Dr. Norma Brecker Blum of Paramus has an idea about how to make things better. And you could be part of it.
Dr. Blum, an organizational psychologist by trade, came to her idea out of her concern for Jewish education. As the pandemic sent students home for virtual classes, as parents lost their jobs in the pandemic depression, she realized that “We’re living in unprecedented, difficult times. The question that really frightened me is how are we going to continue jewish education? How are our children going to the core values that Jewish education gives them when the earth shifts underneath us? Are people going to be pulling their children from Jewish education?’
As she thought about the problems facing Jewish education, she also thought about the resources that are available but aren’t being used.
“We have a lot of people who can help support the Jewish educational system,” she said. “We have a lot of people who are not retired. We have people who have less to do because of what happened in the economy.”
Dr. Blum realized that these people — a group that includes her — can be a resource to help the students. “We can be a learning resource and help support them,” she said. “Parents are spread more thin. Students can use more support.”
Dr. Blum took her idea to Rabbi Jonathan Knapp, principal and head of school of the Yavneh Academy in Paramus, where two of her three children had studied. Together, they built the idea into what they’re calling the Jewish Educational Mentoring Alliance — JEMA is the inevitable acronym.
“The idea of JEMA is to pair a person in the community with a student at Yavneh, and help support them with tutoring or mentoring across a wide variety of subjects,” Dr. Blum said. “It could be a student whose parent has five children and can’t be there all the time to help. Or a student who doesn’t have parents around all the time, and it’s really nice for them to virtually do a FaceTime with an adult and say, ‘Do you want to look at my homework’ and have that sort of connection.
“I have five grandchildren. I see that children thrive on this one-to-one attention.
“With the support of the Yavneh teachers guiding us in terms of the curriculum and topics, with parent support in being able to connect with the students, students will thrive in this very difficult environment.”
Dr. Blum believes that this will help present Yavneh students — and help maintain Yavneh’s enrollment.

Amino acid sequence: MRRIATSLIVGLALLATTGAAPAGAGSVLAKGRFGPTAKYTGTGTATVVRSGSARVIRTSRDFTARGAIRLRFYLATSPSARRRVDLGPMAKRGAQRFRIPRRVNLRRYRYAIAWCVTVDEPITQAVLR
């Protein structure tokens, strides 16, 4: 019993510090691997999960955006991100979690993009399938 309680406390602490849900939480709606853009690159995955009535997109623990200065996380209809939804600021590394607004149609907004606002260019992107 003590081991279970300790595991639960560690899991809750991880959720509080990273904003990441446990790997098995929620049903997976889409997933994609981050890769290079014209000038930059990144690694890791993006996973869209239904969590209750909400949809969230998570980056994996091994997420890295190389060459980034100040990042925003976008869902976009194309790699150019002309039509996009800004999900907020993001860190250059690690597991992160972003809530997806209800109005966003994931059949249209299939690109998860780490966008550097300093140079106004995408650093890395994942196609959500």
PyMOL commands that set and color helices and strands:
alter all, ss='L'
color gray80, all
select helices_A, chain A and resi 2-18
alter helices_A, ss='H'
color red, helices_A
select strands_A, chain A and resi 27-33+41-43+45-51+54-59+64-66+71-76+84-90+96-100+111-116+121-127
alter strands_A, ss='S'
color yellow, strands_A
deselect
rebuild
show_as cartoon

“In such turbulent times, there will be people who can’t always afford Jewish education, and who will say they have to pull their kids from the school,” she said. “I don’t want to lose a Jewish child. We need to rally as a community to keep kids in this Jewish world. If we can offer free tutoring as a free resource, it will help.”
The program began this week, as Yavneh announced it to its parent body, sending prospective tutors a link to sign up at an online form. They can choose what ages they would like to work with, what subjects they feel competent in, what times of day and days of week are good with them. Dr. Blum will lead a team to screen recruits.
“You can say you’re only going to teach math up to fifth grade. That’s fine. As a volunteer you’re allowed to say what you’re comfortable with.”
The tutoring, it almost but not quite goes without saying, will be virtual.
“The way I look at it is that it essential for schools to think creatively about other ways they can provide meaningful opportunities and services for families at this time,” Rabbi Knap said.
“The intergenerational piece is a win-win component. It’s tapping into the wisdom that exists in our community, allowing it to benefit the children in our community. People have so much untapped talent. If there’s a way to harness it for the benefit of the broader community, that’s an exceptional step for all of us.
“Professional tutors will continue to exist for those students who need more intensive academic support. This is not looking to supplant and replace those services,” he added.
Dr. Blum recently got a chance to bring up her idea with two friends she ran into on a walk.
“Both are actuaries,” she said. “One is retired; one is furloughed. They’re brilliant people, talented mathematically, who would be wonderful tutors. They were very excited. They said, ‘We’re bored out of our minds. We feel we’re locked out of what we can do and we’re looking for meaning.’
“We all want to add meaning to our lives. We want to think we add value and we want to do something valuable and future focused that gives our lives meaning. You can say you made a difference, you helped a kid feel better.
“I don’t think it gets to a higher level than that.”
To sign up for JEMA, go to bit.ly/YavnehJEMA.